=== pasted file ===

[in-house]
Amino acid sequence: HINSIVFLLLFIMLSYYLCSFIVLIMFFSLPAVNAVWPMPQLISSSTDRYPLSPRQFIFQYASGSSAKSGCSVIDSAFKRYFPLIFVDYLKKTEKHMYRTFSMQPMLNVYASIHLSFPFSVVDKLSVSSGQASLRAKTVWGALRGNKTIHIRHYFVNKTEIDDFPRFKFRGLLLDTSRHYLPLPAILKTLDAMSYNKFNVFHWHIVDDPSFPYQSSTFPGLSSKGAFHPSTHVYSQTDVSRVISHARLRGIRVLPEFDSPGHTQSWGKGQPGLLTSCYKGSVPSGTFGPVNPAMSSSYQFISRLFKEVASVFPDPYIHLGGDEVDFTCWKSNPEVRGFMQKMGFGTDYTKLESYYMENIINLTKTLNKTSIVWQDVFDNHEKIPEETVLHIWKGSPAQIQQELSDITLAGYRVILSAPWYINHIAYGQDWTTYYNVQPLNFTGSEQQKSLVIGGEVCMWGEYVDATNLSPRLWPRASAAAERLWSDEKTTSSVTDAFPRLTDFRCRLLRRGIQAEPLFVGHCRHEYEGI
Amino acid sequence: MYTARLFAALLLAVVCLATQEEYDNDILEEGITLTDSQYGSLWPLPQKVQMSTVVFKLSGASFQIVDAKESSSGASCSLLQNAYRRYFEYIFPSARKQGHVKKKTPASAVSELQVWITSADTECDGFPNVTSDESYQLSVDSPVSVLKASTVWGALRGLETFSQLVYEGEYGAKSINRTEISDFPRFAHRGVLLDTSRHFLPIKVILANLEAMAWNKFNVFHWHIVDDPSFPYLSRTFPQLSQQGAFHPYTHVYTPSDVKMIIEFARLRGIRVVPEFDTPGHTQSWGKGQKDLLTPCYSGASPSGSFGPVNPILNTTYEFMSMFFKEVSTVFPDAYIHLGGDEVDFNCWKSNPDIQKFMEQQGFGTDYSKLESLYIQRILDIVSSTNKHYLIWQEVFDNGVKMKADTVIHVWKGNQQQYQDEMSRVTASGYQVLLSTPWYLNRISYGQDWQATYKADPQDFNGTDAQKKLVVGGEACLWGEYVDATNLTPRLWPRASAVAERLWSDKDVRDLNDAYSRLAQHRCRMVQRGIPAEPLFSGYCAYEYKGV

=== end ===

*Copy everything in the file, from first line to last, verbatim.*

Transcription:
[in-house]
Amino acid sequence: HINSIVFLLLFIMLSYYLCSFIVLIMFFSLPAVNAVWPMPQLISSSTDRYPLSPRQFIFQYASGSSAKSGCSVIDSAFKRYFPLIFVDYLKKTEKHMYRTFSMQPMLNVYASIHLSFPFSVVDKLSVSSGQASLRAKTVWGALRGNKTIHIRHYFVNKTEIDDFPRFKFRGLLLDTSRHYLPLPAILKTLDAMSYNKFNVFHWHIVDDPSFPYQSSTFPGLSSKGAFHPSTHVYSQTDVSRVISHARLRGIRVLPEFDSPGHTQSWGKGQPGLLTSCYKGSVPSGTFGPVNPAMSSSYQFISRLFKEVASVFPDPYIHLGGDEVDFTCWKSNPEVRGFMQKMGFGTDYTKLESYYMENIINLTKTLNKTSIVWQDVFDNHEKIPEETVLHIWKGSPAQIQQELSDITLAGYRVILSAPWYINHIAYGQDWTTYYNVQPLNFTGSEQQKSLVIGGEVCMWGEYVDATNLSPRLWPRASAAAERLWSDEKTTSSVTDAFPRLTDFRCRLLRRGIQAEPLFVGHCRHEYEGI
Amino acid sequence: MYTARLFAALLLAVVCLATQEEYDNDILEEGITLTDSQYGSLWPLPQKVQMSTVVFKLSGASFQIVDAKESSSGASCSLLQNAYRRYFEYIFPSARKQGHVKKKTPASAVSELQVWITSADTECDGFPNVTSDESYQLSVDSPVSVLKASTVWGALRGLETFSQLVYEGEYGAKSINRTEISDFPRFAHRGVLLDTSRHFLPIKVILANLEAMAWNKFNVFHWHIVDDPSFPYLSRTFPQLSQQGAFHPYTHVYTPSDVKMIIEFARLRGIRVVPEFDTPGHTQSWGKGQKDLLTPCYSGASPSGSFGPVNPILNTTYEFMSMFFKEVSTVFPDAYIHLGGDEVDFNCWKSNPDIQKFMEQQGFGTDYSKLESLYIQRILDIVSSTNKHYLIWQEVFDNGVKMKADTVIHVWKGNQQQYQDEMSRVTASGYQVLLSTPWYLNRISYGQDWQATYKADPQDFNGTDAQKKLVVGGEACLWGEYVDATNLTPRLWPRASAVAERLWSDKDVRDLNDAYSRLAQHRCRMVQRGIPAEPLFSGYCAYEYKGV